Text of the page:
Vacco v. Quill

521 U.S. 793 (1997)
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Respondents, physicians operating in New York and gravelly-ill patients (who had died prior to the appeal), asserted that, though it was consistent with the standards of medical practice to “prescribe lethal medication for ‘mentally competent, terminally ill patients’ who are suffering great pain and desire a doctor’s help in taking their own lives, they [were] deterred from doing so by New York’s ban on assisting suicide.” Respondents claimed that because New York permits a competent person to refuse life-sustaining medical treatment and because refusal of such treatment is basically the same thing as physician-assisted suicide, the specific ban on assisted suicide violated the Equal Protection Clause of the Fourteenth Amendment.

The District Court had found for the petitioners, noting the difference between allowing nature to take its course and artificially inducing death, but the Court of Appeals for the Second Circuit reversed, stating that “’New York law does not treat equally all competent persons who are in the final stages of fatal illness and wish to hasten their deaths,’ because ‘those in the final stages of terminal illness who are on life-support systems are allowed to hasten their deaths by directing the removal of such systems; but those who are similarly situation, except for the previous attachment of life-sustaining equipment, are not allowed to hasten death by self-administering prescribed drugs.’” The Court of Appeals determined such unequal treatment was not rationally related to any legitimate state interest.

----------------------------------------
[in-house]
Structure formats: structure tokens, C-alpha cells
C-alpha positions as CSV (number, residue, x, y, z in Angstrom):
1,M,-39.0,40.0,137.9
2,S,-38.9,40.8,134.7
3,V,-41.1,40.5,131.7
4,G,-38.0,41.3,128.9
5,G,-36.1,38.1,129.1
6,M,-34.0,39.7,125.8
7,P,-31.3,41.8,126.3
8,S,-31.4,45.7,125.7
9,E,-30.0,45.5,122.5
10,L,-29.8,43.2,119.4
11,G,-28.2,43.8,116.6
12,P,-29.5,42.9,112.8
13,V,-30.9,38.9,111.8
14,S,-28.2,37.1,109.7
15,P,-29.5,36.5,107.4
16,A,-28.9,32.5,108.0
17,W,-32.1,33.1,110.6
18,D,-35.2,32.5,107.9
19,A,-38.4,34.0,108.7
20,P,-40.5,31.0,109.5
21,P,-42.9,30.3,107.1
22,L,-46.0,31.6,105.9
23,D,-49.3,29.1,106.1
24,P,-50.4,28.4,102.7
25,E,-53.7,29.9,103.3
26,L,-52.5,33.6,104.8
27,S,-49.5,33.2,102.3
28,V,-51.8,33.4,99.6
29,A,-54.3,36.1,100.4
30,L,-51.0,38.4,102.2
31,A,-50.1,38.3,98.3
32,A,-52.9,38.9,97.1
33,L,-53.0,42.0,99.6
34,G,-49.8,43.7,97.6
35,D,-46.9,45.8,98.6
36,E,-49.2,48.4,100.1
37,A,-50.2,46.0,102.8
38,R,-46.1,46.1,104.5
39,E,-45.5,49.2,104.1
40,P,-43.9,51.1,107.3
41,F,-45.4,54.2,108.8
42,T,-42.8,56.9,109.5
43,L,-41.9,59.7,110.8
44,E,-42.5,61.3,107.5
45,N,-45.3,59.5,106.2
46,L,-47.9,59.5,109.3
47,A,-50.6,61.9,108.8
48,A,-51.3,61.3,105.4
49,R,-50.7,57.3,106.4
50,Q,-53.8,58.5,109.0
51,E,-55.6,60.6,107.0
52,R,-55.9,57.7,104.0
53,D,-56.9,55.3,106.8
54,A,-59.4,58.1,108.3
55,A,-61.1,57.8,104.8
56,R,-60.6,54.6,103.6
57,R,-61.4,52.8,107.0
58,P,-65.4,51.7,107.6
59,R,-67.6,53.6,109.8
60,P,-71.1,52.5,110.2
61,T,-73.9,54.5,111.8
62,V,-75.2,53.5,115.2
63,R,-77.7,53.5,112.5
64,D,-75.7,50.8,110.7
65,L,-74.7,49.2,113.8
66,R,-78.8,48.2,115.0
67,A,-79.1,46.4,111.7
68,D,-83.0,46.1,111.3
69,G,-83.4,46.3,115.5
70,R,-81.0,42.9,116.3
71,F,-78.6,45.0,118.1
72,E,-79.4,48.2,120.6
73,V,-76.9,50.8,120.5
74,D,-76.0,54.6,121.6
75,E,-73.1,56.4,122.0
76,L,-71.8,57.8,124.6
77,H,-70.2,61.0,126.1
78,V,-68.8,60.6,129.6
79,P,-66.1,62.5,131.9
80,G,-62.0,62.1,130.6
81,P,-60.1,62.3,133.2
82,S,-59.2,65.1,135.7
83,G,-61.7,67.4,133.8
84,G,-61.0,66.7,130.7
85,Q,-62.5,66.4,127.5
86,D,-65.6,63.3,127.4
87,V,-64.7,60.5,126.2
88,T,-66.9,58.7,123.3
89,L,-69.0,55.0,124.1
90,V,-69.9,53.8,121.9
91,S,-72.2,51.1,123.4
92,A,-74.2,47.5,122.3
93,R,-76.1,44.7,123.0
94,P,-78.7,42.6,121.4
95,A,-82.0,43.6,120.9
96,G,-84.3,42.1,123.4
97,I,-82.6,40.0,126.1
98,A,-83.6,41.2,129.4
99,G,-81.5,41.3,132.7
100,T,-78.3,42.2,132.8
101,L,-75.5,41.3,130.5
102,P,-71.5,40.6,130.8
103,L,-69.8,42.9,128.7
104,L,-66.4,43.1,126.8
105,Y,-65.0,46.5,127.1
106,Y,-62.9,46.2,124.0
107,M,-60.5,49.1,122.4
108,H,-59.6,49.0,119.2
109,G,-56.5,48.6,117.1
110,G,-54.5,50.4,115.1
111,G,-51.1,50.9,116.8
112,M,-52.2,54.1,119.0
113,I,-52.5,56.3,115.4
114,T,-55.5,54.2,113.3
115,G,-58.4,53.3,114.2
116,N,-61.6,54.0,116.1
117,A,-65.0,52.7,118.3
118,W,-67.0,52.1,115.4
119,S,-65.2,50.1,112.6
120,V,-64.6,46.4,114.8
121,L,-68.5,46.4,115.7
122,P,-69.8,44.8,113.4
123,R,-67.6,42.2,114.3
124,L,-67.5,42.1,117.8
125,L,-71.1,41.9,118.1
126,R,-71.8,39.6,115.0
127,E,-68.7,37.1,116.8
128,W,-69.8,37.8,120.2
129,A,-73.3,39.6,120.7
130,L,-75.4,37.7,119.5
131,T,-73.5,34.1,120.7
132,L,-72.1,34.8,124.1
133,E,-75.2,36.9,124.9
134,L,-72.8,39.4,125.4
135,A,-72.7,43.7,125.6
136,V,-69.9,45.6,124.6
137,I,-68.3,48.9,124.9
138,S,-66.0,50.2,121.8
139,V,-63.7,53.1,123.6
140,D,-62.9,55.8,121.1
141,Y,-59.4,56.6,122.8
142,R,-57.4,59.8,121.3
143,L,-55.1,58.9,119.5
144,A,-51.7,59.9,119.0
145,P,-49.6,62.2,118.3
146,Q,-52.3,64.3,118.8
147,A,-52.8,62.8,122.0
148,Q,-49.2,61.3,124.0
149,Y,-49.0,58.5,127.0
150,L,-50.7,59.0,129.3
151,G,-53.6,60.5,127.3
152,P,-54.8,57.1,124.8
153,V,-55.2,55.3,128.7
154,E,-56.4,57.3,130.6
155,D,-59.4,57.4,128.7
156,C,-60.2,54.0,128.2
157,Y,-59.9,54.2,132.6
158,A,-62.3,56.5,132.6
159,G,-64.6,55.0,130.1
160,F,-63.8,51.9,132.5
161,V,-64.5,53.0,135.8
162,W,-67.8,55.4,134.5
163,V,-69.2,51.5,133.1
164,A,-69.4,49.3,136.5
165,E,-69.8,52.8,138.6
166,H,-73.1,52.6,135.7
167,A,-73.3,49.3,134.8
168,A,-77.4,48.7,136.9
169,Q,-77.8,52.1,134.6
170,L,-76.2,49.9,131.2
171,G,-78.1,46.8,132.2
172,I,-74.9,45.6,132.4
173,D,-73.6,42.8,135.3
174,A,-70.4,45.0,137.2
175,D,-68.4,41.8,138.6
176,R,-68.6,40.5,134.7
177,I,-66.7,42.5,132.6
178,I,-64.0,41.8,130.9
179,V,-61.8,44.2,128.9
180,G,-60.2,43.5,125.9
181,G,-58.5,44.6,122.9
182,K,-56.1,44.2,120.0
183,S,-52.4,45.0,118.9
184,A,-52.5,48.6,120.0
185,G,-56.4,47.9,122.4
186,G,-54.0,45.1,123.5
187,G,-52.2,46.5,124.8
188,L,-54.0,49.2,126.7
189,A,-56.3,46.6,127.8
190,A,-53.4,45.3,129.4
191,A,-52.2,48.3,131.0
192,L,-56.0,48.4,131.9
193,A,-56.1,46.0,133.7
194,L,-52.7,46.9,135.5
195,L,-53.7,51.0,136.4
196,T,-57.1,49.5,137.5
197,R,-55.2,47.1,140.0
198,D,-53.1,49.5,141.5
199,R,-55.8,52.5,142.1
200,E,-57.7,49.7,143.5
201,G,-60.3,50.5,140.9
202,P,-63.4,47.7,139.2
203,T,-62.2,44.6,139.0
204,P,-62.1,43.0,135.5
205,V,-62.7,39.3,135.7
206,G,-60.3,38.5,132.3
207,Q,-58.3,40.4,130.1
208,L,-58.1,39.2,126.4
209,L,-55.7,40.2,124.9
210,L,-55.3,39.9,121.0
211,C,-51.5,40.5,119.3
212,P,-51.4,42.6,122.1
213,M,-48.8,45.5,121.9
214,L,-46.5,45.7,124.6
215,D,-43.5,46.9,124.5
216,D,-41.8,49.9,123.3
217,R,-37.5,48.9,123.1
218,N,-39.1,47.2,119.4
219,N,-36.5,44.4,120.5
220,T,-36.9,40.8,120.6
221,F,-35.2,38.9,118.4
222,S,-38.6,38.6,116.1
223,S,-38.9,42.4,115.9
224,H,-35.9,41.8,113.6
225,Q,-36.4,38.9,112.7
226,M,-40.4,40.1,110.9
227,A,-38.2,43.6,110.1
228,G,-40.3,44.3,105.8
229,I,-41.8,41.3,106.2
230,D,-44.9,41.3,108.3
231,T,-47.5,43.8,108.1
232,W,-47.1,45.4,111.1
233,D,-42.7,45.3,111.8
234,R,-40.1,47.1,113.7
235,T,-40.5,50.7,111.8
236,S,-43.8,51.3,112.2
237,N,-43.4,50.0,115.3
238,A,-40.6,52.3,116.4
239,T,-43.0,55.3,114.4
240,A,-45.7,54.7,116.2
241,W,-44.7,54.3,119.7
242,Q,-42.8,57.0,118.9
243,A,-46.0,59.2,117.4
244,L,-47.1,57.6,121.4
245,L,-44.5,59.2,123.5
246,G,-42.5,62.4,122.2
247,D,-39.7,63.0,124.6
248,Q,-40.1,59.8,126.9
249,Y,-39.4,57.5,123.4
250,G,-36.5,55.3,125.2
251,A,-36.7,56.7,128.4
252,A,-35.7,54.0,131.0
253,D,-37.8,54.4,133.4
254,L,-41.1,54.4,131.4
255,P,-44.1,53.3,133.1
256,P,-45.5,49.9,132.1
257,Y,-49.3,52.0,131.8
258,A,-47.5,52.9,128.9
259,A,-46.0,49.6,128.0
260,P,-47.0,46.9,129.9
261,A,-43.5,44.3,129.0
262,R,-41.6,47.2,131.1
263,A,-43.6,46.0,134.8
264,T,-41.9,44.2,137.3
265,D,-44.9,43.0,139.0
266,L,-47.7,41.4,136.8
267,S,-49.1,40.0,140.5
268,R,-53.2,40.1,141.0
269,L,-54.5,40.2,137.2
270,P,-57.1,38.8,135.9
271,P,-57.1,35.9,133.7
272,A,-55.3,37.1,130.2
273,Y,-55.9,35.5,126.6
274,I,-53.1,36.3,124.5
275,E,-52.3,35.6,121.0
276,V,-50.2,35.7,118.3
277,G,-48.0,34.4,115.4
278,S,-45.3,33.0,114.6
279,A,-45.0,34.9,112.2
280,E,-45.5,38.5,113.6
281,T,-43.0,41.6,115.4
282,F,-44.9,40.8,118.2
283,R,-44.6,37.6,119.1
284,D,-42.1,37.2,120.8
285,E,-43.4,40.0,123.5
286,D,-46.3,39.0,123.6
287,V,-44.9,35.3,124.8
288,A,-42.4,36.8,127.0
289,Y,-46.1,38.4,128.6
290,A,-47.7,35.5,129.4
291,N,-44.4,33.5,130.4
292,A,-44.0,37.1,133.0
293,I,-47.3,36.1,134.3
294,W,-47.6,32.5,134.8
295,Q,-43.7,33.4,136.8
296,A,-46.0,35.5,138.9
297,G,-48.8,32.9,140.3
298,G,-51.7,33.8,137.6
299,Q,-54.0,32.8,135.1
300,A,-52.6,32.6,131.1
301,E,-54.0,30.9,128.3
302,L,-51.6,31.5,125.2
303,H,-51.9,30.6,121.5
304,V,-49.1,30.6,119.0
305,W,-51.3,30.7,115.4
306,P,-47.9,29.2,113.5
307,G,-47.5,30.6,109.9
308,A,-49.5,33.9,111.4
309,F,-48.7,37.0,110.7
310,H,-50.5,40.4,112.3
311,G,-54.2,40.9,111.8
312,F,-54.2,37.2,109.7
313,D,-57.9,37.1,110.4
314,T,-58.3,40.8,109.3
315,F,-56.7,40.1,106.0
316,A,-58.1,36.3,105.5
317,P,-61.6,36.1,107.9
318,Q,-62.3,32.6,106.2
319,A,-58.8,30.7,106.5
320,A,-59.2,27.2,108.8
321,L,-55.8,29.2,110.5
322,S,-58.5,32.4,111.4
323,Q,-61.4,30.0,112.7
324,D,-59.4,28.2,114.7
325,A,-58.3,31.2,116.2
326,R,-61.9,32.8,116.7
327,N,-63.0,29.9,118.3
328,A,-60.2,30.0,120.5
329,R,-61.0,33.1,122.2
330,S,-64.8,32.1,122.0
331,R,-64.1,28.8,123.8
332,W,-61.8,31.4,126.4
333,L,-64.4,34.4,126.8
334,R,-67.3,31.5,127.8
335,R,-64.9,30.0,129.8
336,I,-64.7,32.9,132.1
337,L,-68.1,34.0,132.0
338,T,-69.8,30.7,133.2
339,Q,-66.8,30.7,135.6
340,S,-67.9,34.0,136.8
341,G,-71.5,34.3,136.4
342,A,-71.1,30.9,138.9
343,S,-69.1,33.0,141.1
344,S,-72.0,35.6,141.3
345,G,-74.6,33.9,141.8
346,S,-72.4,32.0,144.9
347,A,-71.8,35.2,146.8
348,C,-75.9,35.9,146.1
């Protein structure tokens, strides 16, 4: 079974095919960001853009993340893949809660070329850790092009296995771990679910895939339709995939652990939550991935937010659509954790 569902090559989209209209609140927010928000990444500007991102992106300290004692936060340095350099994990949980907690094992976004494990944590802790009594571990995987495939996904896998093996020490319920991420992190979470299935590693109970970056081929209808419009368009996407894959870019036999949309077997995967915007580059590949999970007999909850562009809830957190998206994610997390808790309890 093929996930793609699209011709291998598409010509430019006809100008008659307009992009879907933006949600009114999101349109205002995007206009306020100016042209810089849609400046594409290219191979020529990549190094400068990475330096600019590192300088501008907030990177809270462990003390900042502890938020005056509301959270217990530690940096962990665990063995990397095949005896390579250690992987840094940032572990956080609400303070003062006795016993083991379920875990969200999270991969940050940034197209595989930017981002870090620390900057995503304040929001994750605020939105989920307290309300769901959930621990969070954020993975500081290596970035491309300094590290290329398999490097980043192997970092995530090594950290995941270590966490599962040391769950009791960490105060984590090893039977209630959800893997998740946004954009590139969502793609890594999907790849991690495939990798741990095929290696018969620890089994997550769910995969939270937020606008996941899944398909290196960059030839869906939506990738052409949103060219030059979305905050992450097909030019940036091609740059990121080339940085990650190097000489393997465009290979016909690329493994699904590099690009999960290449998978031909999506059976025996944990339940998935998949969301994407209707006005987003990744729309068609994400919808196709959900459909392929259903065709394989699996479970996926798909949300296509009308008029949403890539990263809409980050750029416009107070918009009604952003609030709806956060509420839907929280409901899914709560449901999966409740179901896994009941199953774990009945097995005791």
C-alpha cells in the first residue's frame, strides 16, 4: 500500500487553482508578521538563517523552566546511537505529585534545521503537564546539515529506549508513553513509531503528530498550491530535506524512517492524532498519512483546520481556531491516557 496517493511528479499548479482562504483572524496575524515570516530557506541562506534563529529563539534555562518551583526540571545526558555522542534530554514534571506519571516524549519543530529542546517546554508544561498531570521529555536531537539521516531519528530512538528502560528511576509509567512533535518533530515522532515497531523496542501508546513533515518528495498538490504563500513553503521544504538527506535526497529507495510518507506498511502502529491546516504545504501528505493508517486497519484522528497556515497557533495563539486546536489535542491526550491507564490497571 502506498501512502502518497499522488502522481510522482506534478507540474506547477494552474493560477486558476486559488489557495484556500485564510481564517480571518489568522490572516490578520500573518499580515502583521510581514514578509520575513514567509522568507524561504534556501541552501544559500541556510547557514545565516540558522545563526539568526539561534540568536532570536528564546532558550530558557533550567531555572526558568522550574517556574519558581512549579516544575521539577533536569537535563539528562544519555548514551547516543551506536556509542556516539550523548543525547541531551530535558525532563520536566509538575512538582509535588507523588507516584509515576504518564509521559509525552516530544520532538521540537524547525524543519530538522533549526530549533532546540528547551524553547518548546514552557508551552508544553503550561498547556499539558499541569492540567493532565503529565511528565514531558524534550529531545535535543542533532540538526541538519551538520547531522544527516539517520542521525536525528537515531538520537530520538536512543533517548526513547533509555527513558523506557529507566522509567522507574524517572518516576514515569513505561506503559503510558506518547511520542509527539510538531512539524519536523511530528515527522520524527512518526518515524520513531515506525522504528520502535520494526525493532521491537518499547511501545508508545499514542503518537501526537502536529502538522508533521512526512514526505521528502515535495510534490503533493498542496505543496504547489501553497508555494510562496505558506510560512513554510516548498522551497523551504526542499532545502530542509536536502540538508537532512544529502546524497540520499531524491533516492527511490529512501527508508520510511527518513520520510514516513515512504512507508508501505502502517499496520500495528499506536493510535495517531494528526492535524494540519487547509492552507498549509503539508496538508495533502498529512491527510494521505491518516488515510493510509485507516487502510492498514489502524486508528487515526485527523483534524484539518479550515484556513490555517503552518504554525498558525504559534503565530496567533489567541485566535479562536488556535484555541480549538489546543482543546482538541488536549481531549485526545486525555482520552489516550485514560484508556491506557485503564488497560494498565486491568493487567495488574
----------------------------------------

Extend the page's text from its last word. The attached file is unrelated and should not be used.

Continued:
The court held that New York’s prohibition on assisting suicide does not violate the Equal Protection Clause of the Fourteenth Amendment.

The Court noted that, on its face, New York’s ban on assisted suicide does not draw any distinctions between persons as everyone is entitled to refuse treatment and no one is permitted to assist a suicide and that generally, laws that apply evenhandedly to everyone comply with the Equal Protection Clause. The Court disagreed with the Court of Appeals conclusion that refusal of life-saving treatment is basically the same thing as suicide, noting that the distinction comports with the fundamental legal principles of causation and intent (i.e., if a patient withdraws life-saving treatment, he is killed by the underlying disease but if a patient ingests lethal medication, he is killed by the medication. If a doctor withdraws life-saving treatment he intends to respect the patient’s wishes, but if a doctor assists suicide he intends to kill the patient). The Court further noted that the right to refuse treatment was grounded not on the proposition that patients have a right to hasten death, but “on well-established, traditional rights to bodily integrity and freedom from unwanted touching” and therefore confirmed that the distinction between refusing treatment and assisted suicide was neither arbitrary nor irrational. Finally, the Court recognized New York’s reasons for acting on the distinction between refusing treatment and assisted suicide, “including prohibiting intentional killing and preserving life; preventing suicide; maintaining physicians’ role as their patients’ healers; protecting vulnerable people from indifference, prejudice and psychological and financial pressure to end their lives; and avoiding a possible slide towards euthanasia.”